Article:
An aggregate database contains articles from many different journals. Some aggregates lean toward specific disciplines; others are multi-disciplinary. Be sure to limit the search results to peer-reviewed journals.
Certain publishers are known for their coverage of specific disciplines. The publishers listed below produce many journals relating to public policy.
The goals of this section are: 1) Identify selected scholarly journals relating to public administration, and 2) explain why users may wish to both search within an aggregate database, and browse the current issues of specific journals.
The links to these scholarly, peer-reviewed journals will direct users to the article database that provides the most extensive coverage. Users will then see the option to browse recent issues, or to search for a topic within that particular journal.
Libraries subscribe to two varieties of article databases: In the first category are large aggregated article collections, originating from multiple journal publishers. EBSCO and ProQuest are prime examples of aggregate database vendors. The second category is comprised databases provided directly from the journal publishers.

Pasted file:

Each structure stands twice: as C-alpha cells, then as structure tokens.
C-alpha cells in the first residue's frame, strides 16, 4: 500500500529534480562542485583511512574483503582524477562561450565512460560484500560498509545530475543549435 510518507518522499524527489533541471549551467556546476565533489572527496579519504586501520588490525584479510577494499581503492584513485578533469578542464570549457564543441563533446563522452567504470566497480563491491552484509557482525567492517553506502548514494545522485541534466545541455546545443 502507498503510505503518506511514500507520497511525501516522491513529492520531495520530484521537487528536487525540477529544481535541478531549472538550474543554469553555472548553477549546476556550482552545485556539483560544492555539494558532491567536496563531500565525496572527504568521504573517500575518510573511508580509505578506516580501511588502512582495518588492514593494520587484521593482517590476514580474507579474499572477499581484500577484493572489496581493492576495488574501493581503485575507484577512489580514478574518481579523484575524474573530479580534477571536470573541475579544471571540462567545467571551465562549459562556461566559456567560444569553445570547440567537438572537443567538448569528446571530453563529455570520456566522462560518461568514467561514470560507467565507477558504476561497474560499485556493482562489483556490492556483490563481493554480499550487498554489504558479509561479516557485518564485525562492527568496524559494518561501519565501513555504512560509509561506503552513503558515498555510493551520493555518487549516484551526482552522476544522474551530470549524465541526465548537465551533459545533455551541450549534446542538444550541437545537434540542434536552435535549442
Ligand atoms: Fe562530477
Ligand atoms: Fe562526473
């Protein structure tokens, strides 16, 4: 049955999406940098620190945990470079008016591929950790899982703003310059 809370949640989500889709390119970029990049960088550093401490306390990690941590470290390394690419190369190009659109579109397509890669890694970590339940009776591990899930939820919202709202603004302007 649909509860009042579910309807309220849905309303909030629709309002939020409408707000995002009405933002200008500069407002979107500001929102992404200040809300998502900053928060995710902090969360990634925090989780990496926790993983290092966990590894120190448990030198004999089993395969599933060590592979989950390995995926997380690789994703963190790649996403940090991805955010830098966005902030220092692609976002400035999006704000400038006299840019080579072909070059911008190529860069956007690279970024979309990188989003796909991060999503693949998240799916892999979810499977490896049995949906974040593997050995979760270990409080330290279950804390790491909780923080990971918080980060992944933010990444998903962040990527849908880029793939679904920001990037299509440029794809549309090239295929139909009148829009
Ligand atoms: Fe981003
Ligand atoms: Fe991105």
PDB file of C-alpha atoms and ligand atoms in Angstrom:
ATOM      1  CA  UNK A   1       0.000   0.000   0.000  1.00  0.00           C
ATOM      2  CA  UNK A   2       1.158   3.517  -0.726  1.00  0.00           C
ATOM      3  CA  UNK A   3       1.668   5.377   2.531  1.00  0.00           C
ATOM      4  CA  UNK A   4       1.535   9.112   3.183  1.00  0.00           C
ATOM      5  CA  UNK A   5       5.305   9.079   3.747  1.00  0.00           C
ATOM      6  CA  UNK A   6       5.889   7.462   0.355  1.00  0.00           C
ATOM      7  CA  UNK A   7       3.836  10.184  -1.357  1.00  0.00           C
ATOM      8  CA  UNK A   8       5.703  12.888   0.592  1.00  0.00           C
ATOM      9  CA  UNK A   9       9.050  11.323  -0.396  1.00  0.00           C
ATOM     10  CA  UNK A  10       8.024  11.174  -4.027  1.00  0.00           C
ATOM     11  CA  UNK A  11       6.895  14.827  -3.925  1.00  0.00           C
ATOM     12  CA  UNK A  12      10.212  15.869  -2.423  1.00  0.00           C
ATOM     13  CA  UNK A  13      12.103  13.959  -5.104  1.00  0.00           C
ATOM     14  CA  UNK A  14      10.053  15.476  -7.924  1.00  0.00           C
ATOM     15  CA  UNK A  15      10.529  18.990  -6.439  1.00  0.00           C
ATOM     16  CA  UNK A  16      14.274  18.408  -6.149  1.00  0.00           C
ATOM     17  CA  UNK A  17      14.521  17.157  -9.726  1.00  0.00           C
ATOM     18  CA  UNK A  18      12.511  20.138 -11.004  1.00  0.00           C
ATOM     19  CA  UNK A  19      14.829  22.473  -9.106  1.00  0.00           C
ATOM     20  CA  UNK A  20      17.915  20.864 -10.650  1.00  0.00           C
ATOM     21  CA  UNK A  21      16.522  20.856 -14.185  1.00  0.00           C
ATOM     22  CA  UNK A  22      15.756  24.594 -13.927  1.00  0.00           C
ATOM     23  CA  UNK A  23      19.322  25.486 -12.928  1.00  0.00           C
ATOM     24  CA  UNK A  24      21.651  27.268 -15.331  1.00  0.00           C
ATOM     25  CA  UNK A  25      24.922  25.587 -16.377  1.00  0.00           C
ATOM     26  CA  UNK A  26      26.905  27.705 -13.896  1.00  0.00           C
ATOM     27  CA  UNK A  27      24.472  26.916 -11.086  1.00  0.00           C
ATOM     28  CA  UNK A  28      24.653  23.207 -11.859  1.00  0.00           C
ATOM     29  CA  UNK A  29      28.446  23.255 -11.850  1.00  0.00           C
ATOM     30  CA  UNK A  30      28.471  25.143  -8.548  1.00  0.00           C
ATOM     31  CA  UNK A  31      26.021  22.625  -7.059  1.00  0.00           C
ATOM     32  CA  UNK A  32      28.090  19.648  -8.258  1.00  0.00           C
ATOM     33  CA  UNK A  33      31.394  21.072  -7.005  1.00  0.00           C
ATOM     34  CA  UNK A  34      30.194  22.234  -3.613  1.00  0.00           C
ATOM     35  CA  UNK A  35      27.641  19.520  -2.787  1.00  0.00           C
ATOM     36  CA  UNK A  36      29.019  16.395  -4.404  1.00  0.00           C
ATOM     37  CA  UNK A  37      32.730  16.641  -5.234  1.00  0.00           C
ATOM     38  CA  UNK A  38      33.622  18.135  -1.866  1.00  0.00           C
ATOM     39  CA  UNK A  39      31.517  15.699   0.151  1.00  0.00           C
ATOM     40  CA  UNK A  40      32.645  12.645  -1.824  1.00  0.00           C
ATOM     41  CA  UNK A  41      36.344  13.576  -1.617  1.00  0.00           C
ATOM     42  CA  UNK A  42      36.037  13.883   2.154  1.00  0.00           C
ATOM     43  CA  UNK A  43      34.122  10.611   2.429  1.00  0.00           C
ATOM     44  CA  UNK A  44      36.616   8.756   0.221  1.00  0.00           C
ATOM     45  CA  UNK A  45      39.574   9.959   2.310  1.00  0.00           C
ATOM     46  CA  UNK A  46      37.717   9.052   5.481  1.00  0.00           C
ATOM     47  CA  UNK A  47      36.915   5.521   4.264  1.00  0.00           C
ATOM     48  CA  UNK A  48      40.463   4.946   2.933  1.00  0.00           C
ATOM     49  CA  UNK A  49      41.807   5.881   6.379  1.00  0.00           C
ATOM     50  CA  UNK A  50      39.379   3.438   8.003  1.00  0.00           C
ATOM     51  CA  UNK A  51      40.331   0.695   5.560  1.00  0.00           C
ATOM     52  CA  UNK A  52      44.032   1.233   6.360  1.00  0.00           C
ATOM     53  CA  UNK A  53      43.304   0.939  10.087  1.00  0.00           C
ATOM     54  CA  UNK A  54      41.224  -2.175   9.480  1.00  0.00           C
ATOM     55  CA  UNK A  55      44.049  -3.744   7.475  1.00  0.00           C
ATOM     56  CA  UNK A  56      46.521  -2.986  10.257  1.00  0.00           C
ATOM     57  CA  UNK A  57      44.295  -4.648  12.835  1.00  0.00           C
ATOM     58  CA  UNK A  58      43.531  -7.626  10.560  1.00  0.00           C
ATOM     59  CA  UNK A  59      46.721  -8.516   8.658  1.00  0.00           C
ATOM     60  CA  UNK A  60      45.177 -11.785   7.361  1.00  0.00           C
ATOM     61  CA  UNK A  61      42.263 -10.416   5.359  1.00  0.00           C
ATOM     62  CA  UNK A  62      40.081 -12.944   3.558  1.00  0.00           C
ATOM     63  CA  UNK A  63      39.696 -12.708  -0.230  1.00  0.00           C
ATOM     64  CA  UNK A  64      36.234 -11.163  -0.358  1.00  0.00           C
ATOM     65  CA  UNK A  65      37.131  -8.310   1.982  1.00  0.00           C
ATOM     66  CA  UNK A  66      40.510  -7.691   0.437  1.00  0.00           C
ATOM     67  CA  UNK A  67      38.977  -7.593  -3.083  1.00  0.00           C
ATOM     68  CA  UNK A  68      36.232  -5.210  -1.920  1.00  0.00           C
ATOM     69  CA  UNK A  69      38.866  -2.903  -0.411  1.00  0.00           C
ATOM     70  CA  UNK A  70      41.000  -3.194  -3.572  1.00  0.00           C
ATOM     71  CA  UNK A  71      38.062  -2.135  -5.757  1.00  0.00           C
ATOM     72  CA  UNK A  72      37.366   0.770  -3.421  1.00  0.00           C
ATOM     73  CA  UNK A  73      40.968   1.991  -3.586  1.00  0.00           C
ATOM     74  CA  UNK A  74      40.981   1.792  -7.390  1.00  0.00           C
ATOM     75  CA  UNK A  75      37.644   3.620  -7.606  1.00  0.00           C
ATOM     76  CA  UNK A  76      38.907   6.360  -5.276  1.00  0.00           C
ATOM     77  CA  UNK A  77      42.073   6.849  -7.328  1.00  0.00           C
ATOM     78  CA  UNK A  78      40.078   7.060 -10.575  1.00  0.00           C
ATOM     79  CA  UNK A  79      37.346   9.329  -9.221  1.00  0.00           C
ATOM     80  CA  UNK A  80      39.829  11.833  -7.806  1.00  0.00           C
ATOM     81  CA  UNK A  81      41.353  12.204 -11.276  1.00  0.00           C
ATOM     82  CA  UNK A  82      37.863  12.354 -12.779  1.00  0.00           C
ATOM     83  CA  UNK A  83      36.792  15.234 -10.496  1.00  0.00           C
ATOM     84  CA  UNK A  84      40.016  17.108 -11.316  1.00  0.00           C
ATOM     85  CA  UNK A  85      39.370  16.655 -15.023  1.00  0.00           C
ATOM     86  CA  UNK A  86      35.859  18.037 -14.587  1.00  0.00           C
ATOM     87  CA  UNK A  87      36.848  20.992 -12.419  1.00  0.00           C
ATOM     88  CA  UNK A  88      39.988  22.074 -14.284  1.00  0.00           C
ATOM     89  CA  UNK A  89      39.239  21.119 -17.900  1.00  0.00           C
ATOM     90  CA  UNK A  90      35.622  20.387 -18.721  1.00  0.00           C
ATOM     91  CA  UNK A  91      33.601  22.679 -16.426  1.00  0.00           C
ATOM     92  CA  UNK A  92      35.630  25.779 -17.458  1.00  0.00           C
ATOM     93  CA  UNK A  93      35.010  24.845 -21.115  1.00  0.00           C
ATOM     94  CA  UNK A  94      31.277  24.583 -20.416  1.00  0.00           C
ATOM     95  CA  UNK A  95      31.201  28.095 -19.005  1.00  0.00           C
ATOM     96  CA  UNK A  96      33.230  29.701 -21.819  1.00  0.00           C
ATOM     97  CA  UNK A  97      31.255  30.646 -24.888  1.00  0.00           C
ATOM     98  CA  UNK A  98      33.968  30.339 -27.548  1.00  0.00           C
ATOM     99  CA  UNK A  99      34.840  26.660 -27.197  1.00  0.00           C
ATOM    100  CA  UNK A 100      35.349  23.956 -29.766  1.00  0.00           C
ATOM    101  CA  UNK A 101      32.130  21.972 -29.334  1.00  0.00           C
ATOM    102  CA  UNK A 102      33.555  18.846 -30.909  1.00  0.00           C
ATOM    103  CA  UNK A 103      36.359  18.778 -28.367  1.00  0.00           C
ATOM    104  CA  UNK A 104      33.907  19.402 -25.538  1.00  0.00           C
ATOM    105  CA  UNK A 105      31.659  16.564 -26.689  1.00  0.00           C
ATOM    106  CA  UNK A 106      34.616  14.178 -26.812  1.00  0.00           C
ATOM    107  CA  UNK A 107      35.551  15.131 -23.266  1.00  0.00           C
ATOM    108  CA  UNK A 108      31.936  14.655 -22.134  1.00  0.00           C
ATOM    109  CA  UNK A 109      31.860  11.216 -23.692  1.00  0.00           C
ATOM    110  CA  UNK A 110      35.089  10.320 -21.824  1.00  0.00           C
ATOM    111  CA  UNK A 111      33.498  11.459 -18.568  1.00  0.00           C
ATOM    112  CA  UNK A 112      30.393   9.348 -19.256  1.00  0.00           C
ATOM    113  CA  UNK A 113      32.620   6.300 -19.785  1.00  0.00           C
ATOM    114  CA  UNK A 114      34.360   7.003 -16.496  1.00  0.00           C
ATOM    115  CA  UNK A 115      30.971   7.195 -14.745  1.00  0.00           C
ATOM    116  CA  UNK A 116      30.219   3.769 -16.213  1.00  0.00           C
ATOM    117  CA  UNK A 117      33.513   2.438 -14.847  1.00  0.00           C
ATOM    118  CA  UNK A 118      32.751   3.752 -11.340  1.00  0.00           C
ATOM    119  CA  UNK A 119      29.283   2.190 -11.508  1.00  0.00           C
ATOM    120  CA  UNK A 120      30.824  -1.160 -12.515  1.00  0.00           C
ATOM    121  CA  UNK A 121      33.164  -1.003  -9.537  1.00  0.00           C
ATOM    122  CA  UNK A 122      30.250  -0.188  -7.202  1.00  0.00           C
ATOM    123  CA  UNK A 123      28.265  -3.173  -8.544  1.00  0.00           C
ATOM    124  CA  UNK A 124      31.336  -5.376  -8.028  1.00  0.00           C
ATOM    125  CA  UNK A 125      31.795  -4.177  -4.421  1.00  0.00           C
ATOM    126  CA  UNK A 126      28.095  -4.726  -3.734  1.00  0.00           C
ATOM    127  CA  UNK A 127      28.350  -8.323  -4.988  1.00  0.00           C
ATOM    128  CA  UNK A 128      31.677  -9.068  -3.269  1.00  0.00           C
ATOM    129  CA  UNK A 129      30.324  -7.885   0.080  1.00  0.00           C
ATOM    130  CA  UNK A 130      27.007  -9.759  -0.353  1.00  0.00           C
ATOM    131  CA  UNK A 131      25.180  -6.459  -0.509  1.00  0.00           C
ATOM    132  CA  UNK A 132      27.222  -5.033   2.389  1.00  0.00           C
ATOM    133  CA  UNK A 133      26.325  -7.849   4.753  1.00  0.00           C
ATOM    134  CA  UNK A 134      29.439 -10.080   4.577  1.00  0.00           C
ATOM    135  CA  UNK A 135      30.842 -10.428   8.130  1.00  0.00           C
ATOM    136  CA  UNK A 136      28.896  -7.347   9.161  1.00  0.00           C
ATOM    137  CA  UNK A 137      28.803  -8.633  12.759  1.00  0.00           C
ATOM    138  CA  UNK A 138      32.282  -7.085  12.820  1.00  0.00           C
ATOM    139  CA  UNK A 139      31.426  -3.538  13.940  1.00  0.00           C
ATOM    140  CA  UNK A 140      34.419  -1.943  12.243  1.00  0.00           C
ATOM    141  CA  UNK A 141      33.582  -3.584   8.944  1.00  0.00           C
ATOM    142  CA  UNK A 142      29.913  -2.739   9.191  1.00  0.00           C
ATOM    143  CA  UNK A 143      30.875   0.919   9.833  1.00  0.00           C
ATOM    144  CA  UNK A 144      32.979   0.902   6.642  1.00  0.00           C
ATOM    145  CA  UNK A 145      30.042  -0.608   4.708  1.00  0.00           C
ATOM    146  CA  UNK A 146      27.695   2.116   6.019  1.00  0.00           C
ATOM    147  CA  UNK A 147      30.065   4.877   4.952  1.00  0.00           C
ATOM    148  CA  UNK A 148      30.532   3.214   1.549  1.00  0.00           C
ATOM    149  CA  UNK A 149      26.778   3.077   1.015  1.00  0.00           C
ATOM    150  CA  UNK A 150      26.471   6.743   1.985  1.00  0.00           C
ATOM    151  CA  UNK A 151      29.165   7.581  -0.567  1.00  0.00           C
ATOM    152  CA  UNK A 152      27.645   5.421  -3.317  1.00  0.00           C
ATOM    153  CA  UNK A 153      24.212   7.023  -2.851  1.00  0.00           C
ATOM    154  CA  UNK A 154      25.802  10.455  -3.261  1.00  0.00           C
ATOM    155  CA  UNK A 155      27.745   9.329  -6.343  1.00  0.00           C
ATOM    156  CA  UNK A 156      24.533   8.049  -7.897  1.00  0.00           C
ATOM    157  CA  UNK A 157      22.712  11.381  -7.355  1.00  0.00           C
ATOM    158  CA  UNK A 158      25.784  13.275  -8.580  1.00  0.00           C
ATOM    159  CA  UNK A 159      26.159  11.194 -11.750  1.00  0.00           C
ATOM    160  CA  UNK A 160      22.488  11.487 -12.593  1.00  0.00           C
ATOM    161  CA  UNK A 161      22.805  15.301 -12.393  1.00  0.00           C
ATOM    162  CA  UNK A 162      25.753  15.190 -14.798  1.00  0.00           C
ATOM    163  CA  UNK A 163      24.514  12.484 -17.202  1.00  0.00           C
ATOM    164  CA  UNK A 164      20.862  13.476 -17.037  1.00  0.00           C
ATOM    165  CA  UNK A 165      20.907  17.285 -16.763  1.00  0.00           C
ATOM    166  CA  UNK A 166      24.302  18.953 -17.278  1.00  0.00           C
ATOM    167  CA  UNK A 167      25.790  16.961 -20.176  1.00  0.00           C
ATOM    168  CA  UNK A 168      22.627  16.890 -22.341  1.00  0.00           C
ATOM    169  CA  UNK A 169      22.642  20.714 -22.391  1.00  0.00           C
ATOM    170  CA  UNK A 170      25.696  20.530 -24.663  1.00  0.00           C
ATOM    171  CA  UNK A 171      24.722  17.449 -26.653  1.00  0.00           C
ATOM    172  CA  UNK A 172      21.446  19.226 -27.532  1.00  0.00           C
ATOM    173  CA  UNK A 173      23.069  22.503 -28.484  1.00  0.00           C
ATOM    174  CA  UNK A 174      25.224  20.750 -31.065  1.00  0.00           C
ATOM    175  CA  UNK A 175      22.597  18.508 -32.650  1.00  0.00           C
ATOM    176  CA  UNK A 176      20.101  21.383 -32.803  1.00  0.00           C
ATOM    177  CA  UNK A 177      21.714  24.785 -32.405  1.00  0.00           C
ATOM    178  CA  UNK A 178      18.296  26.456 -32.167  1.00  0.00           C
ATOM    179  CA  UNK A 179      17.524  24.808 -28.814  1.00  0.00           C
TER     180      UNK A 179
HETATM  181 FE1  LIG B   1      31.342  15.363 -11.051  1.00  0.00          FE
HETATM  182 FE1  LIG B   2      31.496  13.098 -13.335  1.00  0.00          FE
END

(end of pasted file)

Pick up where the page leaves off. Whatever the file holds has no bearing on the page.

Users have become accustomed to the availability of full text articles from multiple publishers in one place. Aggregate database vendors accomplish this by licensing the content from the journal publishers. These vendors add great value by providing a standardized interface that works together with features added behind the scenes, such as subject heading terminology.
Contracts between journal publishers and aggregate database vendors may stipulate that the most recent journal issues are subject to an 12-18 month embargo (delay) before the full text content is released to the aggregator. Users will notice this when an aggregate database provides the article citation and abstract of a recent article, but not the full text.
Libraries may bridge the embargo period by subscribing directly to journal publishers, thus allowing users access to the most recent journal issues. The strength of the individual publishers lies in providing content (frequently peer-reviewed). The design and behind-the-scenes functioning of the publishers' search interface will vary widely. In many instances, library systems enable the seamless connection between the aggregate index and the most recent content.
The four aggregated article databases that cover the most journals relating to public administration are EBSCO's Public Administration Abstracts, Business Source Complete, and Political Science Complete, and ProQuest's ABI-Inform.